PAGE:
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Take the Tubes but Leave the Ovaries: Salpingectomy an Evolving Option for Young Women at High Risk for Gynecologic Cancers

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Written by Garth Sundem on February 20, 2013

In women at high risk for ovarian cancer, the common prevention strategy is to remove fallopian tubes and ovaries as soon as the woman is done having a family – the sooner the better. But this initiates menopause and along with it higher risk of cardiovascular disease, osteoporosis, sexual side-effects, and perhaps even Alzheimer’s disease. A recent University of Colorado Cancer Center review in the International Journal of Gynecologic Cancer suggests a way young, high-risk women can reduce risk while leaving menopause for later: the technique known as salpingectomy removes the fallopian tubes while leaving ovaries intact.

“Within the last five years, we’ve come to understand that most genetic  ‘ovarian cancers’ actually start in the fallopian tubes and so removing these tubes appears to greatly reduce risk,” says Monique Spillman, MD, PhD, investigator at the CU Cancer Center and associate professor of gynecologic oncology at the University of Colorado School of Medicine.

Currently, Spillman suggests the technique may be appropriate for women well below 40 who are done having a family, are at high risk for ovarian cancer, and who are averse to the idea of immediate menopause to the point of refusing the current risk-reducing surgery.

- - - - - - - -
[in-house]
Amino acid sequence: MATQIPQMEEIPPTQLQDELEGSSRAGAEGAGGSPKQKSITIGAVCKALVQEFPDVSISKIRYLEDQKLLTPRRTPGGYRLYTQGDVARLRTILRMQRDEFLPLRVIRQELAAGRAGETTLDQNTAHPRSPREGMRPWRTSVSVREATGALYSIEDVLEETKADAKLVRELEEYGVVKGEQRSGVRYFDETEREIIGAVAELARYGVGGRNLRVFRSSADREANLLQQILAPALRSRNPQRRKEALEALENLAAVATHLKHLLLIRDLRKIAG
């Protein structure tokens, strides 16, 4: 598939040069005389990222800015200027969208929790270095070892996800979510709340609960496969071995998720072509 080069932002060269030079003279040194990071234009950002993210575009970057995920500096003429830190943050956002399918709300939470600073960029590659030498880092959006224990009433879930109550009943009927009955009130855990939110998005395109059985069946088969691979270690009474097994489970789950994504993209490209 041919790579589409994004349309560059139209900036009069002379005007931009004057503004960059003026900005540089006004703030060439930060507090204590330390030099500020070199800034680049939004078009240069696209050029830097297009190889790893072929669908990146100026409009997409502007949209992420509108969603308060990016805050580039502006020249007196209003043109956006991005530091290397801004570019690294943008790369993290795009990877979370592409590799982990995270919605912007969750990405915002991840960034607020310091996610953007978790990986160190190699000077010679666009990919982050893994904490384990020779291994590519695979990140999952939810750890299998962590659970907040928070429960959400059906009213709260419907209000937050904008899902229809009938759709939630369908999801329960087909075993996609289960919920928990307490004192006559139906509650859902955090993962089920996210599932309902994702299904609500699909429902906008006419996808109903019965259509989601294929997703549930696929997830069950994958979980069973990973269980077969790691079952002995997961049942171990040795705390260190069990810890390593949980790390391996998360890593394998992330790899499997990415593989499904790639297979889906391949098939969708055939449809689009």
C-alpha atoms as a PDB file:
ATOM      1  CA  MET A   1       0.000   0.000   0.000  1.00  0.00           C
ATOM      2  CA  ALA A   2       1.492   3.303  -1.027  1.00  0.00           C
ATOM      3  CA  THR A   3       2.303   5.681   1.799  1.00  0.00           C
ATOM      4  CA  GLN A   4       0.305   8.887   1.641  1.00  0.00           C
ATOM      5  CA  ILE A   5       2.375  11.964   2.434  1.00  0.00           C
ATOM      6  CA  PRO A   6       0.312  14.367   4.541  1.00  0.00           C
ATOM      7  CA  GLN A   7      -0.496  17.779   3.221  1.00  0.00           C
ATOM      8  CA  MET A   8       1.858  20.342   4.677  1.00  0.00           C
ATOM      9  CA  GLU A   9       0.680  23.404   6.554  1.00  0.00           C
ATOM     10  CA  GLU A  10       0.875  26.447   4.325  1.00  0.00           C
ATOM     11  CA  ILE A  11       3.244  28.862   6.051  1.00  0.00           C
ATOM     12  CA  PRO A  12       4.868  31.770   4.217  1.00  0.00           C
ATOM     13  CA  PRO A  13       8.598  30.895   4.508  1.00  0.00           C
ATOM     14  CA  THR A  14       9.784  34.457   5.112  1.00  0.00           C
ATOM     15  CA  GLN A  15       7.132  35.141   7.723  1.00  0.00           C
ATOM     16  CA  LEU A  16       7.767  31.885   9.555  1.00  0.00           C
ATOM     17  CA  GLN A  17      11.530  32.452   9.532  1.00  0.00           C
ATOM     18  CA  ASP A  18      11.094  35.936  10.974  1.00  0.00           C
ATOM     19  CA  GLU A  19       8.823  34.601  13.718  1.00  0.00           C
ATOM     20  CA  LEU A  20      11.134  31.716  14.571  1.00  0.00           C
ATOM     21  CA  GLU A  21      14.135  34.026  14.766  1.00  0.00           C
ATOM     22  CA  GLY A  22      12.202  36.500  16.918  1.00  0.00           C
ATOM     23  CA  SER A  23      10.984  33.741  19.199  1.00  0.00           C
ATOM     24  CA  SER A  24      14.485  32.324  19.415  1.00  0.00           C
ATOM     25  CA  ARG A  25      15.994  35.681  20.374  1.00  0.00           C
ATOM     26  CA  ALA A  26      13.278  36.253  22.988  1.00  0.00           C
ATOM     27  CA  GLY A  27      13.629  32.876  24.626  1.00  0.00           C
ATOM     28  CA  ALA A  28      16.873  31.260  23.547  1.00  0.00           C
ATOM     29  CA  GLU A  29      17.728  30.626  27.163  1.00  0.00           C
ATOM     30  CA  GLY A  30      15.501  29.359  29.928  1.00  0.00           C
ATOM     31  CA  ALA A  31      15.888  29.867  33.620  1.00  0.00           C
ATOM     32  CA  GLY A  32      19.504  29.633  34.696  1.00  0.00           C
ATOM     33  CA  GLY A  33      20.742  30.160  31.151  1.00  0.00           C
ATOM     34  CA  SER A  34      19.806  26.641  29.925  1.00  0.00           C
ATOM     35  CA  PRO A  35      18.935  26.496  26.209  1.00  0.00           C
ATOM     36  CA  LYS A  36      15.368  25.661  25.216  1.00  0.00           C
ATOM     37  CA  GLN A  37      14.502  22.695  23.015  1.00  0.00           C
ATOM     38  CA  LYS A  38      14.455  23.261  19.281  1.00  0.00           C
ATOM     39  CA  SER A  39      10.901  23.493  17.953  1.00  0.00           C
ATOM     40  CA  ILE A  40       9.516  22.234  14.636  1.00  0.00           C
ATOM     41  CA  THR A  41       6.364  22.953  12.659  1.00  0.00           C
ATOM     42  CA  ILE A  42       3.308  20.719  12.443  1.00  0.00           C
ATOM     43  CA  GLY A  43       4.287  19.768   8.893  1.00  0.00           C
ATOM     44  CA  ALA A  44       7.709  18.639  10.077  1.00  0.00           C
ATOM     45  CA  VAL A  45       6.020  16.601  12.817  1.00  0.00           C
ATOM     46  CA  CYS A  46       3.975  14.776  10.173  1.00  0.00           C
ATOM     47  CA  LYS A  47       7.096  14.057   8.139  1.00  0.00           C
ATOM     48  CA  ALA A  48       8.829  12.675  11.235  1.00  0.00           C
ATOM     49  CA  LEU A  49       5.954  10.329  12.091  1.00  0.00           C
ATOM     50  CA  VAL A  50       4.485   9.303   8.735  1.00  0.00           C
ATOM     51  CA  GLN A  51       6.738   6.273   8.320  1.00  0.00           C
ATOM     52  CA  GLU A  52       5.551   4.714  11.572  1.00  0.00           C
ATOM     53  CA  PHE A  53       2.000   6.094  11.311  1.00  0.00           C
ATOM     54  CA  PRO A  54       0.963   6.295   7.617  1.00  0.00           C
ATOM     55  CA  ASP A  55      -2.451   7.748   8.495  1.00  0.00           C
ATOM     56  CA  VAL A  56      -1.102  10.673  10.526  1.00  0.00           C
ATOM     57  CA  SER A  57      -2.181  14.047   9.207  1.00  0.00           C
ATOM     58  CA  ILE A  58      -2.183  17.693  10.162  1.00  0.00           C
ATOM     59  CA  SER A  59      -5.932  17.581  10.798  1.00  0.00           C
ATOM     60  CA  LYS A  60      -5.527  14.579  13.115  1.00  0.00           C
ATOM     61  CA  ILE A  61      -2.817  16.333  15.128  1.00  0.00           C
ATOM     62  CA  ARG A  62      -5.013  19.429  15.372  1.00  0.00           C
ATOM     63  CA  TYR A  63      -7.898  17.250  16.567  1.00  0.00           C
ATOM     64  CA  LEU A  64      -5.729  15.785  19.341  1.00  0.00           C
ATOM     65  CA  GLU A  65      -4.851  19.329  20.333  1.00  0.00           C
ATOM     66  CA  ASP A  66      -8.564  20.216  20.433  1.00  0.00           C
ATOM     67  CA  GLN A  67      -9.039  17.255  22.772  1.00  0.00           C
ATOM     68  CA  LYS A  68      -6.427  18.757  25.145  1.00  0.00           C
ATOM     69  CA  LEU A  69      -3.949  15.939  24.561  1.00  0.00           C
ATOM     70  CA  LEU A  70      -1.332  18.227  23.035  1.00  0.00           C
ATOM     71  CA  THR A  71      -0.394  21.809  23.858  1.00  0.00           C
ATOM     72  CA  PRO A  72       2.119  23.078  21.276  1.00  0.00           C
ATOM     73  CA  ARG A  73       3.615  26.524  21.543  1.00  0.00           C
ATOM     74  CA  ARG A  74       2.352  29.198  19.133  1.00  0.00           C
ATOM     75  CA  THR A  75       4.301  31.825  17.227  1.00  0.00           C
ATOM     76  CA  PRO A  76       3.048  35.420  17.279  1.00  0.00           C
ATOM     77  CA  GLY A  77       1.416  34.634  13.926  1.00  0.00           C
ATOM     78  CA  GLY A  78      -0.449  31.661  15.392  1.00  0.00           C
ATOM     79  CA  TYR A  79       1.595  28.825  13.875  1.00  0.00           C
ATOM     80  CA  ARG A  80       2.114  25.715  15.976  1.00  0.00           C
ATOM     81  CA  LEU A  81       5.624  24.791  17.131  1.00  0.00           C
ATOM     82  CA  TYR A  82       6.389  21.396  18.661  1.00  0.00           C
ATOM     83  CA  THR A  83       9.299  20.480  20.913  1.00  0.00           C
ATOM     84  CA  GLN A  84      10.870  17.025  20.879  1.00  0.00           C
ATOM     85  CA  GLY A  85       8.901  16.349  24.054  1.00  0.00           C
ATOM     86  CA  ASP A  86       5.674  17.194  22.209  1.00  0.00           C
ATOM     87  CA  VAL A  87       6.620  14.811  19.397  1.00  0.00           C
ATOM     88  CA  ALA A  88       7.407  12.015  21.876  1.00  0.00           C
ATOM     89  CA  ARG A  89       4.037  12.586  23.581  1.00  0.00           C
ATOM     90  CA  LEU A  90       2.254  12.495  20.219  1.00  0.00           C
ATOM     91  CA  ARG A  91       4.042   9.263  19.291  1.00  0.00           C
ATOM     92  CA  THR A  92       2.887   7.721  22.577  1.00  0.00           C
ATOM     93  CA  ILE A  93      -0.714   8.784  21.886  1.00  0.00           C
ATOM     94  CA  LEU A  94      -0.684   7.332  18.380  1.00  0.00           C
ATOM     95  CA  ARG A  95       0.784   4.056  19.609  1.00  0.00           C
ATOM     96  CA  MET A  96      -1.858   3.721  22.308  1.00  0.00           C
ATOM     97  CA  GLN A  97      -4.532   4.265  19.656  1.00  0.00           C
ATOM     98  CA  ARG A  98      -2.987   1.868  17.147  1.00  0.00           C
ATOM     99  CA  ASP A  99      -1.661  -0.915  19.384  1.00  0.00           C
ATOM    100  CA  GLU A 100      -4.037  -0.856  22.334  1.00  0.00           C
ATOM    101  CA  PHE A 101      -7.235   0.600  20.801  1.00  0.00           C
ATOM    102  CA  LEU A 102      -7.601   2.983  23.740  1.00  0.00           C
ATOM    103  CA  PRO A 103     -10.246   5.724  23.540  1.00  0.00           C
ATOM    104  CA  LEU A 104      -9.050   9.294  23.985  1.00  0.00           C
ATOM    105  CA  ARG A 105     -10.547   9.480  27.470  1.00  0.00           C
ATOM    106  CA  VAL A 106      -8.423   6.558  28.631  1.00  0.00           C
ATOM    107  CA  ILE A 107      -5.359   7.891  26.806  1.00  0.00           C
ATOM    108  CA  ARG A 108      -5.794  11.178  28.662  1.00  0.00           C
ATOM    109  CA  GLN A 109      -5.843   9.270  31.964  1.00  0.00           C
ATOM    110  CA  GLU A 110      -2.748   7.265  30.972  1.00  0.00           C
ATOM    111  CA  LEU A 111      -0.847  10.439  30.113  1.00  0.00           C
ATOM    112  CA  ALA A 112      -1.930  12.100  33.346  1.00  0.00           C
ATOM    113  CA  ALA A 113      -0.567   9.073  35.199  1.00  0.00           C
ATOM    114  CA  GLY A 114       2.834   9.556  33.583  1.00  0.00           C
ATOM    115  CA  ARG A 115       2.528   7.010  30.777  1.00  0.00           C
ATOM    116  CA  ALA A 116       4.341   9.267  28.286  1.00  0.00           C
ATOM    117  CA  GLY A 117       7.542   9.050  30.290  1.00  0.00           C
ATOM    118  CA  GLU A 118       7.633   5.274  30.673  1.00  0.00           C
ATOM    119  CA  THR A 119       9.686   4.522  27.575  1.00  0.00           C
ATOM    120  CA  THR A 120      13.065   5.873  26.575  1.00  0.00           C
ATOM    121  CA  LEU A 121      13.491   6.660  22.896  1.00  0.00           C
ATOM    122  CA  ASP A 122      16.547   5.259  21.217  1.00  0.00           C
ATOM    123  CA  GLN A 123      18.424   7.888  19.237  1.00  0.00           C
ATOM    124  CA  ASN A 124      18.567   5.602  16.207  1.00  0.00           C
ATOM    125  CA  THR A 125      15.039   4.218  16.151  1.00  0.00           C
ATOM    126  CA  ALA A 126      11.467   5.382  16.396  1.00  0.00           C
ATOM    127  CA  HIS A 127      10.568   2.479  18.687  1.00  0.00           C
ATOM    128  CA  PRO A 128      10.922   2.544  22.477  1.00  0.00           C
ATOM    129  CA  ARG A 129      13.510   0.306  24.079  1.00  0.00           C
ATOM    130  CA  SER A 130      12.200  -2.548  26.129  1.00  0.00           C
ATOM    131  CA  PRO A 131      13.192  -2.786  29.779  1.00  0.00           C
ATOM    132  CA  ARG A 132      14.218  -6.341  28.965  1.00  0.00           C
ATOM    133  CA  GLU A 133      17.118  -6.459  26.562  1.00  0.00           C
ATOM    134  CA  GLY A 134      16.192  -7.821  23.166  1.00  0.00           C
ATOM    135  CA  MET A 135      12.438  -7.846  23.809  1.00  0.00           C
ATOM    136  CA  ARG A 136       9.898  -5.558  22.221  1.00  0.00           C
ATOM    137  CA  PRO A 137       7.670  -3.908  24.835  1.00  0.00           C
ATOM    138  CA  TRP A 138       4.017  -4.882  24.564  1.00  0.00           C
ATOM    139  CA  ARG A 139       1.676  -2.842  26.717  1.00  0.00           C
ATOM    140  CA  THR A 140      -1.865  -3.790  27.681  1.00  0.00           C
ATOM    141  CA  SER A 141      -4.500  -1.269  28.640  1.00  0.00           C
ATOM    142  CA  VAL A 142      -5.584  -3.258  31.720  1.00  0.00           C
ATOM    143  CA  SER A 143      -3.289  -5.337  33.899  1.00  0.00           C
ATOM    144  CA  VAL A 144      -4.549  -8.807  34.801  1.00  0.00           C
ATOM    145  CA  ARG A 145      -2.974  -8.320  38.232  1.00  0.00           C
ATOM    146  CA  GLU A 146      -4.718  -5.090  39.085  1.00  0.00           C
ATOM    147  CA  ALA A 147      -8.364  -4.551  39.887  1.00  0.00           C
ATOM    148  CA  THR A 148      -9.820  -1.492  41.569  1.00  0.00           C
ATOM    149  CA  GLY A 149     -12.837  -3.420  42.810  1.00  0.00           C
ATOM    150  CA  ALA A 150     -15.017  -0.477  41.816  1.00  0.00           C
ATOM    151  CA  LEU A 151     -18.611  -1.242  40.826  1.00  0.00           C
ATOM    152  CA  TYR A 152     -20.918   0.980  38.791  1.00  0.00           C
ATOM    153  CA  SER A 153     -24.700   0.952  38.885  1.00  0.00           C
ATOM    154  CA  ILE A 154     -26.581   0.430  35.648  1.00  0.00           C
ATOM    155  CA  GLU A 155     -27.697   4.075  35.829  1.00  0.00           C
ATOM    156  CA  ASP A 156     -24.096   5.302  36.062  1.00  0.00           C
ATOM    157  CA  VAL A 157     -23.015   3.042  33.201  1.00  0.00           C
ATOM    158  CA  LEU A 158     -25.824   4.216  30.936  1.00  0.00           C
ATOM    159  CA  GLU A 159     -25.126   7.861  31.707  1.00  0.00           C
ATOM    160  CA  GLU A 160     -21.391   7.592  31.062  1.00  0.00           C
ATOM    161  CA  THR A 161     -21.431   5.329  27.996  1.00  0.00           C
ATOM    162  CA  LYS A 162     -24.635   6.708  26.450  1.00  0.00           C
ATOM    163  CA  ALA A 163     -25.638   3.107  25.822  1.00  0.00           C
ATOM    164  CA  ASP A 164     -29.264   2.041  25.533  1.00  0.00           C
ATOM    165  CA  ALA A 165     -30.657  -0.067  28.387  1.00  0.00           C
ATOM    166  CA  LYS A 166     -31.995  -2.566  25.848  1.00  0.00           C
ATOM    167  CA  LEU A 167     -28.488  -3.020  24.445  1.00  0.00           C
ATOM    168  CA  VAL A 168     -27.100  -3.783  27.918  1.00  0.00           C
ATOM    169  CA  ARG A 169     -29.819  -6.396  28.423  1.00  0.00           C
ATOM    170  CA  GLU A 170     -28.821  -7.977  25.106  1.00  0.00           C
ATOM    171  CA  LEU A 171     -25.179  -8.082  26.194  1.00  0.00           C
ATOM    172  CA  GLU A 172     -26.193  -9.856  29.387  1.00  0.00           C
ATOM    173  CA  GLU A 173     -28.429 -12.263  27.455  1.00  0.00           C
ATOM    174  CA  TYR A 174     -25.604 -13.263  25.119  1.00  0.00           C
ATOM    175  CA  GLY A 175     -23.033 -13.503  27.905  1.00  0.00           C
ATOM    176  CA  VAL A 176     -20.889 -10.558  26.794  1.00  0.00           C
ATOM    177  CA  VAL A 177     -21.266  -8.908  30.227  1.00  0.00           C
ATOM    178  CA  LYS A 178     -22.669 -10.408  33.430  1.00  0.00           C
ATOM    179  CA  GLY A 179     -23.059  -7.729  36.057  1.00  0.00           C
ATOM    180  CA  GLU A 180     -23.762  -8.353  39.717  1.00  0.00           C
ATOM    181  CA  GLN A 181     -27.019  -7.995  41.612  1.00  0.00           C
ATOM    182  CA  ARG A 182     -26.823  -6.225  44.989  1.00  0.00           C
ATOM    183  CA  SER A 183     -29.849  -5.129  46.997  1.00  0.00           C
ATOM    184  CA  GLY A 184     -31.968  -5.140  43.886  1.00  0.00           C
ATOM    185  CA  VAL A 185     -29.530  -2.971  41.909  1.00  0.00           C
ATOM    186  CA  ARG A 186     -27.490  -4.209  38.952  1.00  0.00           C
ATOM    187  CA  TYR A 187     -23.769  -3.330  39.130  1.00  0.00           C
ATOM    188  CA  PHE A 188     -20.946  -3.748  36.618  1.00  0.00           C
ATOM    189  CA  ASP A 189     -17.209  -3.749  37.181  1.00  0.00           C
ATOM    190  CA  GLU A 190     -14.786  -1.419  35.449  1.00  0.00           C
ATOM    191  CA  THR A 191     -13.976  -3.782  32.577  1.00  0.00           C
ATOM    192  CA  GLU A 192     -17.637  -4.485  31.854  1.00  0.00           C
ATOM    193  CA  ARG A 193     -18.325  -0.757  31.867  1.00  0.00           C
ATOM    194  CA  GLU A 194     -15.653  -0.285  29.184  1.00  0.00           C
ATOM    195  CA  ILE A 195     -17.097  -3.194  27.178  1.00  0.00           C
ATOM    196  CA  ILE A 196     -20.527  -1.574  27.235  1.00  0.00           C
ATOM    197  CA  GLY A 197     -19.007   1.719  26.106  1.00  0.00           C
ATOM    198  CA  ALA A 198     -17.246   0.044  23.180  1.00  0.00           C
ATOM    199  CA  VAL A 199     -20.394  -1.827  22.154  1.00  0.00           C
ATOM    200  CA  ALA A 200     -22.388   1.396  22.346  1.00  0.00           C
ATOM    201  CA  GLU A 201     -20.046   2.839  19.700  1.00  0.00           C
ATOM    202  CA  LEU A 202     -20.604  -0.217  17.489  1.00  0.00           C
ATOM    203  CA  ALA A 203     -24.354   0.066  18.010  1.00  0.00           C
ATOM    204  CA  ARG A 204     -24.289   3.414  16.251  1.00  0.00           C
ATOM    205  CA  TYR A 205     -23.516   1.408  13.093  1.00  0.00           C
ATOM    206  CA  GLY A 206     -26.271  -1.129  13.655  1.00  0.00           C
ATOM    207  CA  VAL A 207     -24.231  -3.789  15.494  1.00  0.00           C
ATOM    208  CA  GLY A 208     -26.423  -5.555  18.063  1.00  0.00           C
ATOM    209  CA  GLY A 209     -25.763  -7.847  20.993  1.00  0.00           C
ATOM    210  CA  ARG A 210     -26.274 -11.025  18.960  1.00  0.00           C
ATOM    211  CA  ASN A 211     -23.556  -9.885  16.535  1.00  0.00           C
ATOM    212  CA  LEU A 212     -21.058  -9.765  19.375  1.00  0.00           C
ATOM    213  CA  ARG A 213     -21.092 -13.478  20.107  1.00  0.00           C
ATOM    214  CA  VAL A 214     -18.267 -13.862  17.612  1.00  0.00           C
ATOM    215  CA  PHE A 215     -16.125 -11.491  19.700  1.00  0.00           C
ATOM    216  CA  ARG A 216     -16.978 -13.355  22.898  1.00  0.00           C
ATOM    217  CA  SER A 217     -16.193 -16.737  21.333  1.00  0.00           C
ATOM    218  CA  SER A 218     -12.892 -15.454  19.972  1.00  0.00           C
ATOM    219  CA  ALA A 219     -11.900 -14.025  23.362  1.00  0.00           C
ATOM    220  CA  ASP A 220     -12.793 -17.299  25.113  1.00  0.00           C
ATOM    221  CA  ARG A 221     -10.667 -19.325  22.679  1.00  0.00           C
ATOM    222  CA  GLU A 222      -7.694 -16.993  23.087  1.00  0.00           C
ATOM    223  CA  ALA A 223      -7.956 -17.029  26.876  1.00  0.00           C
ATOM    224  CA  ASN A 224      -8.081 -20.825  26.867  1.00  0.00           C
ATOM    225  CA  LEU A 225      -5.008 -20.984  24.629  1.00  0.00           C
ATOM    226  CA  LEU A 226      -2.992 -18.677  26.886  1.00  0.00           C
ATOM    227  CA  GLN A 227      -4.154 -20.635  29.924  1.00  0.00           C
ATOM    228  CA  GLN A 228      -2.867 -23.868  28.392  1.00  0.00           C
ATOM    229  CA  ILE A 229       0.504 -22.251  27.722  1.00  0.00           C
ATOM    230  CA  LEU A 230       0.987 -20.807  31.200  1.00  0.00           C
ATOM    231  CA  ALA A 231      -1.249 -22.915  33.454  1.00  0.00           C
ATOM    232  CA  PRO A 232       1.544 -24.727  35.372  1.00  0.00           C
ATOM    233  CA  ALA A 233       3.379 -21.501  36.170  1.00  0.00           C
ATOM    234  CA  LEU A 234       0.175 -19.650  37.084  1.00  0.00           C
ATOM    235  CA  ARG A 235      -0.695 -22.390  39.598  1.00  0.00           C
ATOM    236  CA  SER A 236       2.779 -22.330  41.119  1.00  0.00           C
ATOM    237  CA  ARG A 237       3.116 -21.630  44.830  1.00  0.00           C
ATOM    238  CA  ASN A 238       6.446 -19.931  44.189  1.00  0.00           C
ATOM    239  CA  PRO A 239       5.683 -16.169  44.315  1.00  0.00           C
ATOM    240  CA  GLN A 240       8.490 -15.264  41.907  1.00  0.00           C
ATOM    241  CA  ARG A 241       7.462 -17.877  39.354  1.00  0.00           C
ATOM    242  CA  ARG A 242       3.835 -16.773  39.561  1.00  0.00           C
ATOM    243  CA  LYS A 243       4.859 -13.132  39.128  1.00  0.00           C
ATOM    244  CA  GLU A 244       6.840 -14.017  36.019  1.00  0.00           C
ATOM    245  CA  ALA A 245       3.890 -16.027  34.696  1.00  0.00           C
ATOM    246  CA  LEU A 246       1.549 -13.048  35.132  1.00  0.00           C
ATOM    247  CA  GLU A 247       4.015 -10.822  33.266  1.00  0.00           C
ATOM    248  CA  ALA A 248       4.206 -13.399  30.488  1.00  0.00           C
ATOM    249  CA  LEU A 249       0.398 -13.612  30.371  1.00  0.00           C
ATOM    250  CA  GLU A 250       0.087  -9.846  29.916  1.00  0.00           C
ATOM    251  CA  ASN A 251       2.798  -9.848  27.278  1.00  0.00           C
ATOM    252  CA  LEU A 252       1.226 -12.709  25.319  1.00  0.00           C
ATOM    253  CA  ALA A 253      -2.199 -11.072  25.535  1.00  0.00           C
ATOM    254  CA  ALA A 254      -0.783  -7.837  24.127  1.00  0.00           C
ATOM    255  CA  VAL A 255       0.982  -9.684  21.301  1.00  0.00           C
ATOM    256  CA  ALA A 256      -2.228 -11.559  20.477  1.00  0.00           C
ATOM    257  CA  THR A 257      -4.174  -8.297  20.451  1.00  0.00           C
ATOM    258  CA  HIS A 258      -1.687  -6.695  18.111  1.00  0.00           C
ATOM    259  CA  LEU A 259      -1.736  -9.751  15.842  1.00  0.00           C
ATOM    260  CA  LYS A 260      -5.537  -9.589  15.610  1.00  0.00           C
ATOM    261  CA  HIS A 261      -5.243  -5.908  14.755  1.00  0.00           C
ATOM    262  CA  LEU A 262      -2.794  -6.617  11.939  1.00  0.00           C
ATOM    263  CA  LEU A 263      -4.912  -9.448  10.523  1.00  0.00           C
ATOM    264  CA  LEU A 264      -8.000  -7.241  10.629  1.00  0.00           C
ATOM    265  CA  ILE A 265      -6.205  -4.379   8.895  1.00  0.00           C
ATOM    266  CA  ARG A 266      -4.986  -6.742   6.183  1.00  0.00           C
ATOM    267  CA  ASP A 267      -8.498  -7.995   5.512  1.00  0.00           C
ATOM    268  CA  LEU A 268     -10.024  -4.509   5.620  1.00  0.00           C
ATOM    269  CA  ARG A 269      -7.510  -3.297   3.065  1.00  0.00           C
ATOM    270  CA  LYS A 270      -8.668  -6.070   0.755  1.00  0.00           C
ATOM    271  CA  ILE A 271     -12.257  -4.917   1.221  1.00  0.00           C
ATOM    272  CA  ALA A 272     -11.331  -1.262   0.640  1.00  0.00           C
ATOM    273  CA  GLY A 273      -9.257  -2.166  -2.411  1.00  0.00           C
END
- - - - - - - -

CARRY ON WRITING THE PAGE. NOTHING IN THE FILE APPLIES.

“Basically what we’re talking about is a very large tubal ligation – a big tube-tying. I tell women that salpingectomy is an interim measure we can take – interim because eventually these women will want their ovaries out as well to decrease not only ovarian cancer risk but also breast cancer risk due in part to the ovaries’ production of estrogen. But having the tubes out early and then the ovaries out later can be a stop-gap that reduces risk in this window without initiating menopause,” Spillman says.

Exactly how much the technique reduces risk is a question yet to be answered. Currently, outcomes of the technique have been studied retroactively in computer models – researchers have looked back to compare cancer rates in women with and without salpingectomy. But Spillman is quick to point out that proving the effectiveness of the technique will require prospective study – women split into treatment and non-treatment groups and followed for five to ten years to discover risk. A national multi-site clinical trial of the technique is planned and will start soon.

Until then, Spillman considers salpingectomy an option for women who say absolutely not to the recommended, more aggressive surgery. “It’s not yet the gold standard for these patients, but it’s an evolving alternative,” Spillman says.